Essential Plumbing Repairs Every Homeowner Should Know

Essential Plumbing Repairs Every Homeowner Should Know

Knowing plumbing basics is a great way to prevent long-term damage to your home. Familiarize yourself with where your breaker box, water heater, and the main water valve are located to shut off your water supply in an emergency quickly.

Plumbers Longmont deals with common plumbing repairs daily, so they know what to look for and how to fix it efficiently. This leads to fewer problems and less expensive fixes overall.

Clogged Drains

Clogged drains are one of the most common plumbing problems. When water or waste pipes become blocked, they can result in a foul smell that permeates the entire home and can even cause sewage or septic system backup.

You can prevent clogged drains by regularly cleaning your kitchen and bathroom sinks, tubs, showers, toilets, and garbage disposal. However, more serious clogs might require professional help.

If your drain clogs frequently, consider investing in a snake or auger to remove the obstruction from the pipe. Using a snake is relatively simple: remove any stoppers, feed the metal cable into the clogged drain opening, twist and pull it back and forth until the clog breaks up, and flush away the remaining clog material. This method is much more effective than simply plunging a clogged drain, and it doesn’t cost as much as calling a plumber. It also doesn’t involve the use of chemicals. It’s important to know when to call a professional, though.

Leaky Faucets

A dripping faucet might seem harmless, but it can cause water to accumulate in parts of your home and lead to mildew and mold. It also wastes money on your utility bill. The good news is that it’s usually easy to fix a leaky faucet.

Start by shutting off the water supply valves under the sink (you’ll need a wrench for this). Next, look for leaks around the spout. A worn-out washer or o-ring may cause leaks at this point. You might even need to replace the entire cartridge or valve seat.

The most common problem is a corroded valve seat. This is because sediment within the water clings to the seat and causes it to wear out over time. The other common problem is a worn-out O-ring. These are small discs that help the handle stay in place, so dripping at this point usually means the O-ring needs to be replaced. To do this, remove the handle and use a wrench to loosen the stem nut.

Leaking Pipes

You’ll inevitably experience a leaking pipe at some point as a homeowner. These leaks can be super damaging, especially if left untreated. They can damage floors, walls, and ceilings and even cause structural problems in your home.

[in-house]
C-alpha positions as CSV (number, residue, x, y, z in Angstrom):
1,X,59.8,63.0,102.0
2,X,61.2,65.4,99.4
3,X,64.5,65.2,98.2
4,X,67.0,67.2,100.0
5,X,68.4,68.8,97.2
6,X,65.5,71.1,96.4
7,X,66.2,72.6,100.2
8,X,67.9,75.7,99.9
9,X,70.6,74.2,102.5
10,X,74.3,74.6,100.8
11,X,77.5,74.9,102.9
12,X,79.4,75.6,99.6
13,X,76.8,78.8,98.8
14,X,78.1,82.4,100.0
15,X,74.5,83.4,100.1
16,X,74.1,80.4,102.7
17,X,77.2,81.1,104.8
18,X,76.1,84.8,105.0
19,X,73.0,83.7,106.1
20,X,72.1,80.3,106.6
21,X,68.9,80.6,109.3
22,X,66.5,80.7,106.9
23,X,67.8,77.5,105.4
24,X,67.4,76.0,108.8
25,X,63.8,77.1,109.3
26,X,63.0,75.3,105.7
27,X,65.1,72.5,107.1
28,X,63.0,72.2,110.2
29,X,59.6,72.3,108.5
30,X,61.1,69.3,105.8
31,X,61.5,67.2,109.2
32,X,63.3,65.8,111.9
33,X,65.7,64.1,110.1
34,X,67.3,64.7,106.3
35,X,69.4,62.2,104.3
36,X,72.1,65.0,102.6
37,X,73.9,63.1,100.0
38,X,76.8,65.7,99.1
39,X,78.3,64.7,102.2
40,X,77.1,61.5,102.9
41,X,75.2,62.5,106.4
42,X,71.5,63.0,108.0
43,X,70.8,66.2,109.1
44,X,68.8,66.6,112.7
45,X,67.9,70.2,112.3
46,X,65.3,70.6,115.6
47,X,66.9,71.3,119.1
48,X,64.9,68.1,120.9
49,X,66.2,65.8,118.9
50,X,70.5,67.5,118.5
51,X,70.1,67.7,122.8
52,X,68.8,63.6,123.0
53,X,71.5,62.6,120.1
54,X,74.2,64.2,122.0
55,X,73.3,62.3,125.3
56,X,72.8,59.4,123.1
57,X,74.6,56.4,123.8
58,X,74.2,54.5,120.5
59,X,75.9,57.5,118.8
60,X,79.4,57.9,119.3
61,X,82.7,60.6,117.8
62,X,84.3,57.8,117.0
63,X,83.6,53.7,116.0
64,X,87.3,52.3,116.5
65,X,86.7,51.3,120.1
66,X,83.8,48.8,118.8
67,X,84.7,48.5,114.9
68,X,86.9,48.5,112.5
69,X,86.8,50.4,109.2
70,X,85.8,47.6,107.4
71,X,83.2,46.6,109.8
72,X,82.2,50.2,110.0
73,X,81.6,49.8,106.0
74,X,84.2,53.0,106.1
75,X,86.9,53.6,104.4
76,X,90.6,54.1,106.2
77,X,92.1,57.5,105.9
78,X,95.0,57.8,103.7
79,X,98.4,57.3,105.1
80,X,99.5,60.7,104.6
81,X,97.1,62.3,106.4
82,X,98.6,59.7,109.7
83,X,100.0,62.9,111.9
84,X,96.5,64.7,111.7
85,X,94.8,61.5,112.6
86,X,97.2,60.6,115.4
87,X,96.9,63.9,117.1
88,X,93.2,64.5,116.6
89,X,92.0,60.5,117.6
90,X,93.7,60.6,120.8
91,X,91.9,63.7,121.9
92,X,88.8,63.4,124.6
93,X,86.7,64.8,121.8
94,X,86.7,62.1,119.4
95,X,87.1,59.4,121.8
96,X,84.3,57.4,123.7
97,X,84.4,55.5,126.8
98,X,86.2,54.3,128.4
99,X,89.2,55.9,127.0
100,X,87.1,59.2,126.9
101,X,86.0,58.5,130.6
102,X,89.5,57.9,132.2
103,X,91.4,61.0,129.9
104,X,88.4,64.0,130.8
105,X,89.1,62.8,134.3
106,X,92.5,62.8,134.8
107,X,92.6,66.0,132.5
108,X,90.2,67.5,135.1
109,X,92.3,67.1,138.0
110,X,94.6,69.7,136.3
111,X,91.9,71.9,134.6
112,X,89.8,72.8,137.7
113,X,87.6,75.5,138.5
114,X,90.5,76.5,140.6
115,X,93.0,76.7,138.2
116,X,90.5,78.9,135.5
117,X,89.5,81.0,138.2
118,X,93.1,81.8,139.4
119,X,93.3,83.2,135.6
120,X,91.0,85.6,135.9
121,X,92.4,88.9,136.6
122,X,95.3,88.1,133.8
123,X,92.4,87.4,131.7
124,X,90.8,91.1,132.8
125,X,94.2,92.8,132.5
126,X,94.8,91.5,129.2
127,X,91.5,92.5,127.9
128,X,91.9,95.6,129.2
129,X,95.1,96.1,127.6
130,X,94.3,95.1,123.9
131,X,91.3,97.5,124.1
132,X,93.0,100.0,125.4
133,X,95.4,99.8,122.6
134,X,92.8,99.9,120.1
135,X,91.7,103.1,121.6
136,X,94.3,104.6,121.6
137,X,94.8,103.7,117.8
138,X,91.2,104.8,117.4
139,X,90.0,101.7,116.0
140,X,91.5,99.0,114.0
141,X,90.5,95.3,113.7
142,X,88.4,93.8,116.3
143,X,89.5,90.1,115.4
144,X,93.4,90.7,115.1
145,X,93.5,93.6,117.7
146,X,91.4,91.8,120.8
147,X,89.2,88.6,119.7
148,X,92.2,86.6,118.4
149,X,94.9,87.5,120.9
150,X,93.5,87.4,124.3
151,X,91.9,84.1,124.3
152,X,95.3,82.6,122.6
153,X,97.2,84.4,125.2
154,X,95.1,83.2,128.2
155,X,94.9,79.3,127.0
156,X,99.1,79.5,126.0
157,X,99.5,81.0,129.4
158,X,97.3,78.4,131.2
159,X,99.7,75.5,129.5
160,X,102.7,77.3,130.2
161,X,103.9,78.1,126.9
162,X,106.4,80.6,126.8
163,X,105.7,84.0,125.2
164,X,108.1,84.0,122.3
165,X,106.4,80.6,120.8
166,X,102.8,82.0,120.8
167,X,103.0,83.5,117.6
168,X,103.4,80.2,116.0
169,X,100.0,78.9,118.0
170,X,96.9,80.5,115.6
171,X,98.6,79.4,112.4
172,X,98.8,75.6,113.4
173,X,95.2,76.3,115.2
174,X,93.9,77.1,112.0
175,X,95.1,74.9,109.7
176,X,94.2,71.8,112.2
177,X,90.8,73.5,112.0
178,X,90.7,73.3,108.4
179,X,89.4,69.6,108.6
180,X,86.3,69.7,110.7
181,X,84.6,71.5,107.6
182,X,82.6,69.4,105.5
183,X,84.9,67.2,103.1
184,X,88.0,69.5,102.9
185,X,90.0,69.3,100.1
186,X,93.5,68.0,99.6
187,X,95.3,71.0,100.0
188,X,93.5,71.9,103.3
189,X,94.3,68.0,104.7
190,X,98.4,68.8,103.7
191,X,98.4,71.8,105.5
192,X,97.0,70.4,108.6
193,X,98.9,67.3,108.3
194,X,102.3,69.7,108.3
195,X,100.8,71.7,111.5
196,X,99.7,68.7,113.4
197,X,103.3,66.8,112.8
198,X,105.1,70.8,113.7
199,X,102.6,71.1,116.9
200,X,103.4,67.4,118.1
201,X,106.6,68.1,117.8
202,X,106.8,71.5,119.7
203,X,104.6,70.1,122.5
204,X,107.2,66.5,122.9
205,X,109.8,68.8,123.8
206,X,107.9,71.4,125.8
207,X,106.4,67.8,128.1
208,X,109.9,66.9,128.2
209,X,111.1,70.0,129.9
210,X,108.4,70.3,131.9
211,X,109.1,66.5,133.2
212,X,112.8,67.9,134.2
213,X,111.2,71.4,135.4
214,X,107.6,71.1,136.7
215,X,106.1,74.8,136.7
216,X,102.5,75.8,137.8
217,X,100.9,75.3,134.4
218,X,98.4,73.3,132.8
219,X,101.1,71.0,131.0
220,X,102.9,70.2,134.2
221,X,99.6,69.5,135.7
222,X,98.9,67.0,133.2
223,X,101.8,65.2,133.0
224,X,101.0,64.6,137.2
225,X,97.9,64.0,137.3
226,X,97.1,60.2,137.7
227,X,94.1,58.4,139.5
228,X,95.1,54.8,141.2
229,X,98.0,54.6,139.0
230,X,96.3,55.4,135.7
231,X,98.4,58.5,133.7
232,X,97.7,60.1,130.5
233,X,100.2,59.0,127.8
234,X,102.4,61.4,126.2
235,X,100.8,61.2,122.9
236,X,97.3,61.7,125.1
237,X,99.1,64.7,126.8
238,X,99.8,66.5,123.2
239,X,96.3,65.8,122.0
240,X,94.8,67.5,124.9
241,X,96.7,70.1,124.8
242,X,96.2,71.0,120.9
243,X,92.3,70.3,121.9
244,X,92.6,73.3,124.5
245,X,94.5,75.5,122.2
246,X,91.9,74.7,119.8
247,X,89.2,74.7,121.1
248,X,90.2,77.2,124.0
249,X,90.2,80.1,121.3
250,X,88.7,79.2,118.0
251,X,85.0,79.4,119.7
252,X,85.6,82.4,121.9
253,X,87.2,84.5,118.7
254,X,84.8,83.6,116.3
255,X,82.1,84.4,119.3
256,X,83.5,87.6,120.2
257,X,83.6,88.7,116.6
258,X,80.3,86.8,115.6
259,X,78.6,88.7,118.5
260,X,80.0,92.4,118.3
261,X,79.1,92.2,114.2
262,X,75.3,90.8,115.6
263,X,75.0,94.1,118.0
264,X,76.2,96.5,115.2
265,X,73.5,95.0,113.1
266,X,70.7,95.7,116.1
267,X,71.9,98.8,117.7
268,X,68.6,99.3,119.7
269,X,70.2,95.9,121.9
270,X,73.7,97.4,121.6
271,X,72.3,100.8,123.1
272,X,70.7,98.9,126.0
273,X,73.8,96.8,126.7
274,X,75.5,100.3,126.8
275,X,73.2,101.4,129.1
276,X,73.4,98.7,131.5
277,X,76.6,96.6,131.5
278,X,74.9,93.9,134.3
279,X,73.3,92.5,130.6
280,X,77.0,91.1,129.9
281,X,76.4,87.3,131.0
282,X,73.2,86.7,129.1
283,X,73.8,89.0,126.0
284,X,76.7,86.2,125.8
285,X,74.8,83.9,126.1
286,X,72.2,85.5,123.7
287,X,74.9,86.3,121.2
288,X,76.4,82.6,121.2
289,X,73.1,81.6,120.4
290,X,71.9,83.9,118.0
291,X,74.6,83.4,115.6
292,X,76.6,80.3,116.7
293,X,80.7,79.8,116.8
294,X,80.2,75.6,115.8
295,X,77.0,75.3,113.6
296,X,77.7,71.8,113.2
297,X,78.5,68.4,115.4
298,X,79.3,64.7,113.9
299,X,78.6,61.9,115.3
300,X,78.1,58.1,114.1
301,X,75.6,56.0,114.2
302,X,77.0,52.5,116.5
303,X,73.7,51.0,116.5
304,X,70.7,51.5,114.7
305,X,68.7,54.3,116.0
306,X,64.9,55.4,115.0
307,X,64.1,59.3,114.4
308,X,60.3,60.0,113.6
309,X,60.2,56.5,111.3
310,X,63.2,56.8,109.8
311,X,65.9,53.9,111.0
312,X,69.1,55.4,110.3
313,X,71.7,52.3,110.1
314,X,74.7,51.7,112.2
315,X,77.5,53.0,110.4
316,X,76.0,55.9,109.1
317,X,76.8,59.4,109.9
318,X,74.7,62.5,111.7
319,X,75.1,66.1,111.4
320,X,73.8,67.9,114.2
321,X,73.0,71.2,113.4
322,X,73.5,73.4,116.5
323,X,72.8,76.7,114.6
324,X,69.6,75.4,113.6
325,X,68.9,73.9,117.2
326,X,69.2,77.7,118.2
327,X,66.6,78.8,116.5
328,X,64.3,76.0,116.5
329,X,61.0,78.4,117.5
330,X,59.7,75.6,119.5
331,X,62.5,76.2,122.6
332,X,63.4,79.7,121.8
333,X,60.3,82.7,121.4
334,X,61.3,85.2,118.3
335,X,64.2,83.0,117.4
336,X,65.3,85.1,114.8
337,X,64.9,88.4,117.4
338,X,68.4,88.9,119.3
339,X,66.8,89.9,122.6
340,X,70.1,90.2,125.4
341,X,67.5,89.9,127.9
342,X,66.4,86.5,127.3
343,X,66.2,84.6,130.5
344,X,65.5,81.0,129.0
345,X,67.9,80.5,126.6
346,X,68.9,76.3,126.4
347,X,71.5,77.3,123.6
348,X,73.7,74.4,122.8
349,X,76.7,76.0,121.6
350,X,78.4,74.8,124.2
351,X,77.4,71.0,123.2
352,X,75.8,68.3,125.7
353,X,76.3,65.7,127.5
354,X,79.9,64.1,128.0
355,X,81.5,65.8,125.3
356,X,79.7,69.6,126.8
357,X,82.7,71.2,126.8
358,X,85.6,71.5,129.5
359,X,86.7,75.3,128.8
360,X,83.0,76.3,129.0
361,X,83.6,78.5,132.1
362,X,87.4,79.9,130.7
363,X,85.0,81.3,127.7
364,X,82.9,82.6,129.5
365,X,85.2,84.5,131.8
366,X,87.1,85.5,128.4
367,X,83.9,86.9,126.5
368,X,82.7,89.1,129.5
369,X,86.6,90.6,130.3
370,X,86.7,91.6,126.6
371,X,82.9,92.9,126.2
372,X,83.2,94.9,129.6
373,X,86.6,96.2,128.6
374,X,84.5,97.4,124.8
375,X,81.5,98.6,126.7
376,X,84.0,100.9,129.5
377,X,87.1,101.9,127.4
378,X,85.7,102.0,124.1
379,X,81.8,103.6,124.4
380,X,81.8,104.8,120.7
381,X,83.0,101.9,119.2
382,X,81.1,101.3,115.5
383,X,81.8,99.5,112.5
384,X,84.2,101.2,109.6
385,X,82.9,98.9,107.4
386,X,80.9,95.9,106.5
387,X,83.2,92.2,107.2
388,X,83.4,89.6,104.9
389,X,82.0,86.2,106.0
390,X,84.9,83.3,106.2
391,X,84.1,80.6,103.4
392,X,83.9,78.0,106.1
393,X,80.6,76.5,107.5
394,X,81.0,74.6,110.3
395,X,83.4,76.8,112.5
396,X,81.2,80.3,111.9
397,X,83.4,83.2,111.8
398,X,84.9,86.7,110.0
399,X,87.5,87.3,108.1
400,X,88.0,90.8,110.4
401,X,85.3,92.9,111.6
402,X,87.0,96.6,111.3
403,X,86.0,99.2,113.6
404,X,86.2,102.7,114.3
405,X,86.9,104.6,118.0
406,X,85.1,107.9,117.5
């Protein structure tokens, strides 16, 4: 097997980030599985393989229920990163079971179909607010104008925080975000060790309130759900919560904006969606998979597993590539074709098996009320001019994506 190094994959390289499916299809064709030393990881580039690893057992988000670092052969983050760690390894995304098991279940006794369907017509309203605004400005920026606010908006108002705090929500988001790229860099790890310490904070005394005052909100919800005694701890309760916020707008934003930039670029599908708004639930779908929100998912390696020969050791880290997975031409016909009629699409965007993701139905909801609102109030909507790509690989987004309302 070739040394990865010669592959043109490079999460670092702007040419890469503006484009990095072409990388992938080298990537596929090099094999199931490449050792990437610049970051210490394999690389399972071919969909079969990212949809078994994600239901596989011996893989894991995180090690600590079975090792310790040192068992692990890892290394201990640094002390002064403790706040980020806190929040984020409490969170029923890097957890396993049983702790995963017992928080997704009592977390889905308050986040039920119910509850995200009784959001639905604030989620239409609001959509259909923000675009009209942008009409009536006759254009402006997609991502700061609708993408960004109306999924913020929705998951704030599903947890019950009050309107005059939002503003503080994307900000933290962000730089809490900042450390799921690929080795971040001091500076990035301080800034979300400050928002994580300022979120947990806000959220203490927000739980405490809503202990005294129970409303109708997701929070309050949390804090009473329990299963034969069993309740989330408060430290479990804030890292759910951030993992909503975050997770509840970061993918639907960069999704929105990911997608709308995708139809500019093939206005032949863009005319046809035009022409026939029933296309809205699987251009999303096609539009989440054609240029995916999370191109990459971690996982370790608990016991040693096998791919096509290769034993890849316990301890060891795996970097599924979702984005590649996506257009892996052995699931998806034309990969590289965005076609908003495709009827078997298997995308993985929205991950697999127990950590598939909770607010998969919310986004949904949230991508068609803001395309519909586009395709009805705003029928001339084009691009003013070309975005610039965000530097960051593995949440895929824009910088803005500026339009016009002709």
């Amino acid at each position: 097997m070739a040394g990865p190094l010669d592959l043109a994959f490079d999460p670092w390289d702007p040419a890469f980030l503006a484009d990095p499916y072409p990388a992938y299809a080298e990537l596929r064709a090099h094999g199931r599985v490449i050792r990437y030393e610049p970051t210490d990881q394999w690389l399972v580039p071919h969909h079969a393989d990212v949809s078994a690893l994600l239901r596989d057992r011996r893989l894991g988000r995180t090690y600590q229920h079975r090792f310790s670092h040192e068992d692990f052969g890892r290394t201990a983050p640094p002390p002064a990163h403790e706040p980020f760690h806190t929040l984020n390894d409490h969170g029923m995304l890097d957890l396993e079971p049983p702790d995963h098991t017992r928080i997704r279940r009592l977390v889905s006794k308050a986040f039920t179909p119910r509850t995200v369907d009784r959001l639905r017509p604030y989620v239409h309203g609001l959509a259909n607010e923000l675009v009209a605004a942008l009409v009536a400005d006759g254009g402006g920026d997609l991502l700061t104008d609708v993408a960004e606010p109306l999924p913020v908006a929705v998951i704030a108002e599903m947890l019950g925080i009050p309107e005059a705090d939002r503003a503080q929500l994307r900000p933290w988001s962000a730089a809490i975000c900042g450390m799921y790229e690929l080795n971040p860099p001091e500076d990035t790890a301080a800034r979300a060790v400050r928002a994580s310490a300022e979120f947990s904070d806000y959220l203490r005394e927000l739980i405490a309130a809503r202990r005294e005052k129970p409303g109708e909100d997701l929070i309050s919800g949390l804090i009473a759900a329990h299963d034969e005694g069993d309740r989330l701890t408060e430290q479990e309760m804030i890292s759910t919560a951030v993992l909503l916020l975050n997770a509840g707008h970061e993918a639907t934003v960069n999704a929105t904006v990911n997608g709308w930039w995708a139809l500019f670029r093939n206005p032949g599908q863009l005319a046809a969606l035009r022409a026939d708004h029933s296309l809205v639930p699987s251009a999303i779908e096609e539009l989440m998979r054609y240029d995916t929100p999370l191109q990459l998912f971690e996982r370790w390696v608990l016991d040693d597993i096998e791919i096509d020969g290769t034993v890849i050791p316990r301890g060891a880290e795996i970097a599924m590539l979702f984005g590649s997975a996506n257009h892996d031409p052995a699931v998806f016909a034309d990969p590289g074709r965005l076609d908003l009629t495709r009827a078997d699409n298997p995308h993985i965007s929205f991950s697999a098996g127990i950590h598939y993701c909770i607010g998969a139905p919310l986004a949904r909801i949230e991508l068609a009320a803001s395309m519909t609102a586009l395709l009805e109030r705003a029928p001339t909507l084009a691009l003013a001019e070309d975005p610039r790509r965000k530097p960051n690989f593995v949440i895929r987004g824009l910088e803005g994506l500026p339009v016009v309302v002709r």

While you’ll want to call a professional plumber for a permanent solution, there are some quick fixes you can try until they can get there. The first step is to locate the leak. Luckily, most leaking pipes are fairly easy to spot. Look for puddles, wet spots, and water stains in your home’s flooring or walls.

Once you’ve located the leak, shut off your home’s water supply by turning off the valve closest to the leaking pipe. Then, use a pipe repair clamp to seal off the leak. Just make sure to purchase the right size clamp for your pipe’s diameter and crimp it tightly. Then, turn your water back on and test for any additional leaks.

Broken Sewer Lines

A broken sewer line is a serious problem that can lead to health issues and property damage. Fortunately, there are some signs that you can watch for to know when it’s time to call in the professionals.

If your toilets are constantly gurgling when flushed, it could be a sign of a blocked or damaged sewer line. The gurgling noise is created when air pockets in the pipes break apart under pressure. If left unchecked, these pockets can eventually lead to a complete blockage.

Another common symptom of a broken sewer line is wet spots on your lawn. These wet spots are caused by sewage seepage from the broken line.

A third common sign of a broken sewer line is increased rodent and insect activity. Rodents and insects love to make their homes in sewage pipes, and they can squeeze through even the smallest cracks. Inspect your sewer line immediately if you notice an increase in these pests.

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